I don’t know about you, but I’ve seen a lot of doll-sized mei tai tutorials. The problem is that with most of them, they assume you’re pretty good at sewing. I started sewing back in high school because there were no other classes I could take in that time slot and there was no point in going home, since it was neither at the beginning or end of the school day, so I’d have to come back. I was never interested in taking the “easy A” classes, so I hadn’t even considered taking sewing in the past. Since I had to take this class, I decided that I was going to rock it. Quickly I became one of my teacher’s favorite students (I’m not making it up, she told me so) and I was doing projects much more difficult than the cotton-pajama-pants-from-a-pattern that the rest of the class was doing.
So when I took sewing back up a few years later, I figured I’d excel with it. The problem is that those more-difficult-than-the-rest-of-the-class projects were still pretty dang easy. I became discouraged and pretty much quit. Recently though, I decided I wanted to start again, so I gave myself a goal of sewing half an hour each day. I figure that half an hour is enough to develop the skill, but not drive myself nuts with frustration doing it. I definitely don’t get to it all days, or even most days, but I’m slowly working on it.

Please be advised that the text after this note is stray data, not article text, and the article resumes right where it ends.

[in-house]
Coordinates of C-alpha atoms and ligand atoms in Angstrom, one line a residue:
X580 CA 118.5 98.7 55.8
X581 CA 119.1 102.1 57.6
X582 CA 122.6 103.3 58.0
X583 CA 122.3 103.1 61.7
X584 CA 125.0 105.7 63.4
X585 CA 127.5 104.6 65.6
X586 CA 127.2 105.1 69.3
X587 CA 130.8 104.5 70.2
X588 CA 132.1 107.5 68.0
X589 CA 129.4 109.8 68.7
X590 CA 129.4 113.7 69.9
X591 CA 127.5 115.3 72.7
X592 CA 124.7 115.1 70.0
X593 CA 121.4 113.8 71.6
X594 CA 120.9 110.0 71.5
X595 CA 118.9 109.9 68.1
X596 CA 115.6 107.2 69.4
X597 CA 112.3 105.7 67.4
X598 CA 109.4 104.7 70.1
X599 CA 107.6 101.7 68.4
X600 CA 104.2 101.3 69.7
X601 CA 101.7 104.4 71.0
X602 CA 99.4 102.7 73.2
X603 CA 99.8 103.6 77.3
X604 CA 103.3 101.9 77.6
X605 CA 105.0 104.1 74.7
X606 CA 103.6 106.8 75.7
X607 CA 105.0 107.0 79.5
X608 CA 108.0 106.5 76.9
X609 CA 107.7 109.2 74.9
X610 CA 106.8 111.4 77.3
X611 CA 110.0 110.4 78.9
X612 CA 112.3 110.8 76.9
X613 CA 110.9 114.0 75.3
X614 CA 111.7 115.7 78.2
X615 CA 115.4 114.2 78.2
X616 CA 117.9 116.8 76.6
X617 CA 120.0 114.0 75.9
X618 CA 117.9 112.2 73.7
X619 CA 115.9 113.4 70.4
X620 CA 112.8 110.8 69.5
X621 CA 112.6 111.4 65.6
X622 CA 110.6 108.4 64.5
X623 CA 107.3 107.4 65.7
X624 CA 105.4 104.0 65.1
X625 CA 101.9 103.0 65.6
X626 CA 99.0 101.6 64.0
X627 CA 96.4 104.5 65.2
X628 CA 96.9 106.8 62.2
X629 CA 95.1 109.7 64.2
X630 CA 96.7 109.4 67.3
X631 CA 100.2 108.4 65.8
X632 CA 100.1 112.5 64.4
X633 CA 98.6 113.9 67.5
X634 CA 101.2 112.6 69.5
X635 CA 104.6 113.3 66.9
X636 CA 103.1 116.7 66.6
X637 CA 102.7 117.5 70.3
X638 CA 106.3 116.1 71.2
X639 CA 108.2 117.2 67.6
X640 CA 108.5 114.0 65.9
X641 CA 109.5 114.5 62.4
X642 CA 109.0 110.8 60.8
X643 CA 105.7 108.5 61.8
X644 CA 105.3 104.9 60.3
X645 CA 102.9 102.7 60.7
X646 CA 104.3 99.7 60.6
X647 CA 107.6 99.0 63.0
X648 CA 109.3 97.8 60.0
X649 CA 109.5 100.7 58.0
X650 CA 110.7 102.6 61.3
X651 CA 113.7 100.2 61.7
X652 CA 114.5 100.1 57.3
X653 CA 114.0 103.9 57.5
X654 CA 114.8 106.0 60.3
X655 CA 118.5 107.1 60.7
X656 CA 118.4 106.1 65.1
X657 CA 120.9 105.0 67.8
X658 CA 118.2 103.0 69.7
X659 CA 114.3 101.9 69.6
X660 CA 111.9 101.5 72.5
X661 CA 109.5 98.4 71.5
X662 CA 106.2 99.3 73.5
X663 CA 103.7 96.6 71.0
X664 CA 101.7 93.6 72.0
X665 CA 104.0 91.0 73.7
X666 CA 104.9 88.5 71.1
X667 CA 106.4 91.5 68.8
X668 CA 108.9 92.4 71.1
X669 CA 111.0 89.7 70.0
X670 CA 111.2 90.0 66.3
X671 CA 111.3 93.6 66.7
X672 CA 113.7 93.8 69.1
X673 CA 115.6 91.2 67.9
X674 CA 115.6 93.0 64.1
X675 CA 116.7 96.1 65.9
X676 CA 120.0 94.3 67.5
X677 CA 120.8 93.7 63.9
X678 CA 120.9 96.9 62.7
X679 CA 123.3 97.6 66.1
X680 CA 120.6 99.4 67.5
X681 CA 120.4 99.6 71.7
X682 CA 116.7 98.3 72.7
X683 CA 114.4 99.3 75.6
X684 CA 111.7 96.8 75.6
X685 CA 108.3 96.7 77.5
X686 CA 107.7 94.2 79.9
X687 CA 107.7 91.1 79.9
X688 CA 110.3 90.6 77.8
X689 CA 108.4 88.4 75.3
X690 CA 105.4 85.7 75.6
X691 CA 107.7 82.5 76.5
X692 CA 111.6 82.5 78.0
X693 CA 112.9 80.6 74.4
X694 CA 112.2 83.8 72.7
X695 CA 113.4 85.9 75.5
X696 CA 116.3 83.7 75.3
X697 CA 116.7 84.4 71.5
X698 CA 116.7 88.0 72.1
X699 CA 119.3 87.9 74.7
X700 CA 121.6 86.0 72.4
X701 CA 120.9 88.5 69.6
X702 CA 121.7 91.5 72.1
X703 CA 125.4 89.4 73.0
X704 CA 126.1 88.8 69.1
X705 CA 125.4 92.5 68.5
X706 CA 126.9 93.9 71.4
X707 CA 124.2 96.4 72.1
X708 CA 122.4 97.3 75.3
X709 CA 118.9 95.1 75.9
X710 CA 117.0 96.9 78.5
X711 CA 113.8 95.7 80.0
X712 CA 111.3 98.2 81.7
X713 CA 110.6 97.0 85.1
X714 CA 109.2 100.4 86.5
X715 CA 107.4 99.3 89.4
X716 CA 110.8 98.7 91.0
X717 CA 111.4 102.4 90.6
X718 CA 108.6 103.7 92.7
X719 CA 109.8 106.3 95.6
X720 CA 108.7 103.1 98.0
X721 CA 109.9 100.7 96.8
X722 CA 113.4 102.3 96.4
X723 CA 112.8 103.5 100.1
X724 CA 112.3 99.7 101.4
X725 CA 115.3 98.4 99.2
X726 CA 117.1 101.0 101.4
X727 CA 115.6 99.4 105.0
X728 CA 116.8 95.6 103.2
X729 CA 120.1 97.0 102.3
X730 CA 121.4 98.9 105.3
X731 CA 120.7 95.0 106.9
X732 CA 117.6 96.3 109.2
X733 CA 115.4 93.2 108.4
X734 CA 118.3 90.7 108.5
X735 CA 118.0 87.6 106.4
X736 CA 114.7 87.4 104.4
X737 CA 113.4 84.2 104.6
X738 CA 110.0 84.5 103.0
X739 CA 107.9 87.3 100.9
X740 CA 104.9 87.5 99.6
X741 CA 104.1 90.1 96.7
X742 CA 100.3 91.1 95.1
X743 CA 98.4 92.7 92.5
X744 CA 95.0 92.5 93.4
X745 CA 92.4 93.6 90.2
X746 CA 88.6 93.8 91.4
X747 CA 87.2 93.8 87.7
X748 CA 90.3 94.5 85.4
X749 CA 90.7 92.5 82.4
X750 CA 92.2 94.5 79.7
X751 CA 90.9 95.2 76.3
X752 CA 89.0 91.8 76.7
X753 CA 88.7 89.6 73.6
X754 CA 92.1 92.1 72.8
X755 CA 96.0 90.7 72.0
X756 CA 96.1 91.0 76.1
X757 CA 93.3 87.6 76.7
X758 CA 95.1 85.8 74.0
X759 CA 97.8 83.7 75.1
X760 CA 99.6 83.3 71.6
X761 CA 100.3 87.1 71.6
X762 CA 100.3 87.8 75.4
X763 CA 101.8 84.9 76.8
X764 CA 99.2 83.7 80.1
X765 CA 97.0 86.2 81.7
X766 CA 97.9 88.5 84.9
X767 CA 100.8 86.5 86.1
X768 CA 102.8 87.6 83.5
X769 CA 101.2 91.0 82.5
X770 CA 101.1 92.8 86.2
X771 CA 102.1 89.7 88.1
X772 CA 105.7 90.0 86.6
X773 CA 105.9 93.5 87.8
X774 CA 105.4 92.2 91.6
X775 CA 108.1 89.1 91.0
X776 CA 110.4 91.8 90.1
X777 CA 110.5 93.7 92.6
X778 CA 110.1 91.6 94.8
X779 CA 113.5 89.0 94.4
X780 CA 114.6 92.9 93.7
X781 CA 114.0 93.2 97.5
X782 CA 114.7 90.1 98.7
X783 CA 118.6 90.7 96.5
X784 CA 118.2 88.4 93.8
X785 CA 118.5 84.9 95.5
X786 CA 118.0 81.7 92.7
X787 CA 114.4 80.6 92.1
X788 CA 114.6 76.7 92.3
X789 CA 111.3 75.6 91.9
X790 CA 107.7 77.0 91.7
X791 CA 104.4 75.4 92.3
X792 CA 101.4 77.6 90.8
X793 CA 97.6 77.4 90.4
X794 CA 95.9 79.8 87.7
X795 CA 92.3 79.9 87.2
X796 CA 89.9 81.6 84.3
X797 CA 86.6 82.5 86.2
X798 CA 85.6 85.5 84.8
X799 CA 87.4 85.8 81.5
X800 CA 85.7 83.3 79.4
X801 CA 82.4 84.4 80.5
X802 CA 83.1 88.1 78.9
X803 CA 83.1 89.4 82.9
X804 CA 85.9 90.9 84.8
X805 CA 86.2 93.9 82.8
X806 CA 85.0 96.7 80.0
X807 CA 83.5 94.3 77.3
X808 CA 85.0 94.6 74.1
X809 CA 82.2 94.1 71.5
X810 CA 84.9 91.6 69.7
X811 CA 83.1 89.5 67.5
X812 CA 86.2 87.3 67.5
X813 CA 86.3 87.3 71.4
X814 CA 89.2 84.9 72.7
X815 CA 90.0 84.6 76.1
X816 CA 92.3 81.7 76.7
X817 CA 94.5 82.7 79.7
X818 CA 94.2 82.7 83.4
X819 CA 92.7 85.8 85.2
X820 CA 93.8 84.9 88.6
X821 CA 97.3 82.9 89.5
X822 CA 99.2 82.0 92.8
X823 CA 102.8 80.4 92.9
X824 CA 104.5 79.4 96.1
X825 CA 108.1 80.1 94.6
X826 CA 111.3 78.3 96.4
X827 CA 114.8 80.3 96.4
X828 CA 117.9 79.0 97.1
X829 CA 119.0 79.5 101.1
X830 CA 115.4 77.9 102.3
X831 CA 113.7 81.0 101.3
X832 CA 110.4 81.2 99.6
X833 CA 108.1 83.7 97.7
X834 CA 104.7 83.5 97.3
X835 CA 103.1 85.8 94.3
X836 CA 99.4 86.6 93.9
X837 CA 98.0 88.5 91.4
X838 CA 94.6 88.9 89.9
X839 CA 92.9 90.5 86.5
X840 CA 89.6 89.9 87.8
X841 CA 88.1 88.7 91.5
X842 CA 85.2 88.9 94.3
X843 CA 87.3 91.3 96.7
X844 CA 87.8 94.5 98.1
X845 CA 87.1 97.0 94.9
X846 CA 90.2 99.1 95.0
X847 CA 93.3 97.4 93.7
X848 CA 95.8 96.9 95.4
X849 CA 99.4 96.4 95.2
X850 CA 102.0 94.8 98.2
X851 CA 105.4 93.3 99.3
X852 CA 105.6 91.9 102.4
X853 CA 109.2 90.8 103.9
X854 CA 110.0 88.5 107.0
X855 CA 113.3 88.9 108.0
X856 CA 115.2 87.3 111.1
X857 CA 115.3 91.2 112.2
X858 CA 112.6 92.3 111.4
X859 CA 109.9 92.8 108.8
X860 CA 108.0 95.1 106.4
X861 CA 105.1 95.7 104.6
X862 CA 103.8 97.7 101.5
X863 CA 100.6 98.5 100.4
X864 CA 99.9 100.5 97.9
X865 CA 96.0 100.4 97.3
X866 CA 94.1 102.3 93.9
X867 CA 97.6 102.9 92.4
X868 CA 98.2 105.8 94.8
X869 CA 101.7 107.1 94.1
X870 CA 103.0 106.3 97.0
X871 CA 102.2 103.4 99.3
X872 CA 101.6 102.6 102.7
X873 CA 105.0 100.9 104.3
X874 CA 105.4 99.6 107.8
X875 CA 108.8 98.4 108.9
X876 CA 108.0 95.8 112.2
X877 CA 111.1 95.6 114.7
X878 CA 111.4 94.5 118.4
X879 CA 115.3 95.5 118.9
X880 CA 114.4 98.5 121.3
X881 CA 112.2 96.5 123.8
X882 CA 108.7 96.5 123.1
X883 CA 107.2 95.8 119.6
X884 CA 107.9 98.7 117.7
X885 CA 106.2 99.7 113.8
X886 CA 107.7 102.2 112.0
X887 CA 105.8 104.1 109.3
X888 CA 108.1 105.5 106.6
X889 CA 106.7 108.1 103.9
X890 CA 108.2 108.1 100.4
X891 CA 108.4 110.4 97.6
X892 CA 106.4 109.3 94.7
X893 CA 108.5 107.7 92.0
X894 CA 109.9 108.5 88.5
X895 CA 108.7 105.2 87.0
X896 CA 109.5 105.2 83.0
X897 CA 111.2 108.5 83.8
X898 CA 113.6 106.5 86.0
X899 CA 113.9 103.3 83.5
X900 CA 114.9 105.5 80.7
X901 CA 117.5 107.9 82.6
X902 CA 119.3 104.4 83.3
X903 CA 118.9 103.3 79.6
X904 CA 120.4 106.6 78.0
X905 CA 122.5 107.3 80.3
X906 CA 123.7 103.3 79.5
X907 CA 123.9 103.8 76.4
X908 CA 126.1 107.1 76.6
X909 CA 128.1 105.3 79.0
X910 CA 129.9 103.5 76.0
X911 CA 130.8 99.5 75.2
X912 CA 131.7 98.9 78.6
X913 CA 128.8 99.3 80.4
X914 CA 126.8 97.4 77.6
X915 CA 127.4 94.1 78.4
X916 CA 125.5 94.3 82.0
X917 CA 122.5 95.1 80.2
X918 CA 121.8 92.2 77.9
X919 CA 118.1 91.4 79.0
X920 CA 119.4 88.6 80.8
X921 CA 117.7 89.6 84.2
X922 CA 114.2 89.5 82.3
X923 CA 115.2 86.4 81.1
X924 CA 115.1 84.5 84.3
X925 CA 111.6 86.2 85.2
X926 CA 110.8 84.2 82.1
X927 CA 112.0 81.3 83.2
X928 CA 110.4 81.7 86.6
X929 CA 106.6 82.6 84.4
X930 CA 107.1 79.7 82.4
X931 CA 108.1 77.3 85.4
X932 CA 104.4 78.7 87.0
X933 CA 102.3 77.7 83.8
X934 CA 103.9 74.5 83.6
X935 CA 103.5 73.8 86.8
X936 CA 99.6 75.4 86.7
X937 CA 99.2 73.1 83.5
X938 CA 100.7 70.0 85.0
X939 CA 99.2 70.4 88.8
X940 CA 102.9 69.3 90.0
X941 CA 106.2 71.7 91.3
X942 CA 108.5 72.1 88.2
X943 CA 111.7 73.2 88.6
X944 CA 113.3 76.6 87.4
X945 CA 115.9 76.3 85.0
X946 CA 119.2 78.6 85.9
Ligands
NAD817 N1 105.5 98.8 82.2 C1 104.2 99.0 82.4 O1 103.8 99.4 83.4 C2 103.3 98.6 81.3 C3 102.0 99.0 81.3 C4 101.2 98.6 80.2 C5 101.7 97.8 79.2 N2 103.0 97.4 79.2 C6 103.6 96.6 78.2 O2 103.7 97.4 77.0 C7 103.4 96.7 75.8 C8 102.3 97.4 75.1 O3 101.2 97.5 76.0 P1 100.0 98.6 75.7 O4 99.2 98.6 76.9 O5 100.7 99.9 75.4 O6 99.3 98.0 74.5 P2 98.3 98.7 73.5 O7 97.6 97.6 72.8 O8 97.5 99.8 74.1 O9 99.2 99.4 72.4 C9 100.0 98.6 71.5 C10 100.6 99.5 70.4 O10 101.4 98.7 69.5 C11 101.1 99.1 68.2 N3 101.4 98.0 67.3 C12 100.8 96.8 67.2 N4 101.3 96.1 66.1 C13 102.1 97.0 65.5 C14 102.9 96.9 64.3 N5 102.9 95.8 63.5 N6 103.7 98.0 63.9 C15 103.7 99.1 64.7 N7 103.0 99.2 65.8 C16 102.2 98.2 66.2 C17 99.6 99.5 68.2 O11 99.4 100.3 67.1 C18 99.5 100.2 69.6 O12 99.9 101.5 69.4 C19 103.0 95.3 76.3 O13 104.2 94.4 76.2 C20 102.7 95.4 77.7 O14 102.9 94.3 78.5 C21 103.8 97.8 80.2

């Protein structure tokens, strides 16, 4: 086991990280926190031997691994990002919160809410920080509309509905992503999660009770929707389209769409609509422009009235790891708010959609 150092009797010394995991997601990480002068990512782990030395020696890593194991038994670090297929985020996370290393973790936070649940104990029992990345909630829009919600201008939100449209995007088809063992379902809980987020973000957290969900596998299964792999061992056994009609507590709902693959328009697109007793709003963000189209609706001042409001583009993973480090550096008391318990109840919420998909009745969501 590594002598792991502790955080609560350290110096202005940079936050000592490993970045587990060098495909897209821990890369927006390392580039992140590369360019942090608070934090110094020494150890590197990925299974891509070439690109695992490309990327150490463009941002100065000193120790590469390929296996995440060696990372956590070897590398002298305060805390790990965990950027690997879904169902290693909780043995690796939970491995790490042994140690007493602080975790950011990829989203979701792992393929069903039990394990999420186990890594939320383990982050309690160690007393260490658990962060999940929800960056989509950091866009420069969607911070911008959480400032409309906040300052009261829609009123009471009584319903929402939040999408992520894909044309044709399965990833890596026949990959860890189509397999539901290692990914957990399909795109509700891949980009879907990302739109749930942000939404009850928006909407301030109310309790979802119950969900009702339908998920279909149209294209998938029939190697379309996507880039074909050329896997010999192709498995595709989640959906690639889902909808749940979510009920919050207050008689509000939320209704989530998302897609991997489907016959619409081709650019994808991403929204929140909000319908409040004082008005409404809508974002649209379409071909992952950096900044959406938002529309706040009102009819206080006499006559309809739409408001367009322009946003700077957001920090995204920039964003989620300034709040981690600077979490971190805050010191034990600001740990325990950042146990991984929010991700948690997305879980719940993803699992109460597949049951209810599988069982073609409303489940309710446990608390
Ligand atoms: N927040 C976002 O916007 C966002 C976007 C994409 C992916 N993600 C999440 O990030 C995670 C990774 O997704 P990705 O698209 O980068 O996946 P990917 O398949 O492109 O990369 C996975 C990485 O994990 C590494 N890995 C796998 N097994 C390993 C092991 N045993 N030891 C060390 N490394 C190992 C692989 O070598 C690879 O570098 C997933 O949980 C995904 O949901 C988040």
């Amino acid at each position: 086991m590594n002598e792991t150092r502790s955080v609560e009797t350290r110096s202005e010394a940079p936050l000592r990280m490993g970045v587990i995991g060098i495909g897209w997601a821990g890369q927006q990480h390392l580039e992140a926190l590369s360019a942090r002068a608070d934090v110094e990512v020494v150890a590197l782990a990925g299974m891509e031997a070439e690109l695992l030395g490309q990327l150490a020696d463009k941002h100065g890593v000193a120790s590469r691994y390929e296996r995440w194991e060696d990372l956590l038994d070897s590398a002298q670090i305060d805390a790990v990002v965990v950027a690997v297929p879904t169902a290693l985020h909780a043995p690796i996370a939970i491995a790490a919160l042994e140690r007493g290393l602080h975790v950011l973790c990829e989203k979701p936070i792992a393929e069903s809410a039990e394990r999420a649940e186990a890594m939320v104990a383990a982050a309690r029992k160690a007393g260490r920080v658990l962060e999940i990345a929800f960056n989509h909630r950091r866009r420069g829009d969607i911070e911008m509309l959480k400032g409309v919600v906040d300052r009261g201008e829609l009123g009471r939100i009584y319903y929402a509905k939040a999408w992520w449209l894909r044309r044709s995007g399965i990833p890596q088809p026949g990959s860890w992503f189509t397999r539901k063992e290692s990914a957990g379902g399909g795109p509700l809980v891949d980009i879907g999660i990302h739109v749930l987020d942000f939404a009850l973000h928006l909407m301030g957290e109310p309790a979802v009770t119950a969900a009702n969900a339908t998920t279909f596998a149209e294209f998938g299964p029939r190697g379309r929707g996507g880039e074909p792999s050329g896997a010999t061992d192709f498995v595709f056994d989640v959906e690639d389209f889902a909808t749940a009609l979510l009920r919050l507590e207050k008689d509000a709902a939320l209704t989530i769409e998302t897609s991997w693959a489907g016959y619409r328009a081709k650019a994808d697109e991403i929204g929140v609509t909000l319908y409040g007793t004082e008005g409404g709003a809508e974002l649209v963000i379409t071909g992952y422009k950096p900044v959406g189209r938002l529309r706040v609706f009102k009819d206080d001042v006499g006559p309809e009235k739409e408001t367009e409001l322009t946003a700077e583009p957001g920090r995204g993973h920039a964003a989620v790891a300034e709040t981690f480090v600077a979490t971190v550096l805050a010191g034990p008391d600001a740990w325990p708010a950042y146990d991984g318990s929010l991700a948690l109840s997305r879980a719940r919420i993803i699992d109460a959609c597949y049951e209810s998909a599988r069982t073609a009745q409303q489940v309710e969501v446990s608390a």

So back to the tutorial.
I found this tutorial on The Shopping Mama and thought it was super cute. As I read through it, I realized it was perfect for me. She details to the T how to do each step. Nothing is assumed that you should already know it. She even goes as far as telling you that you should wash, dry, and iron your fabric before starting. Yes, for an advanced sewer it may be too much, but for me it’s perfect. I told my husband that I was going to just start it. Maybe only get as far as cutting out the pieces. Two hours later, I came down to show him the finished product. And there were zero frustrations throughout the whole thing. It was lovely.
I spent a total of $6.89 for this whole project, with a ton of left over fabric. I bought it at Joann’s, the fabric was on sale, and I had a 20% off all fabric (sale and not) coupon. And since the solid pink fabric was almost gone, I got just over half a yard extra with the end of bolt price (which is $1.01 of that price). Without the coupon (or the extra half a yard), it would have cost about $10.50. This is all assuming you already have thread that will work for the project and some extra fleece or batting sitting around. That’s a super cheap birthday present! And she’s loving it!
Here are some close-ups.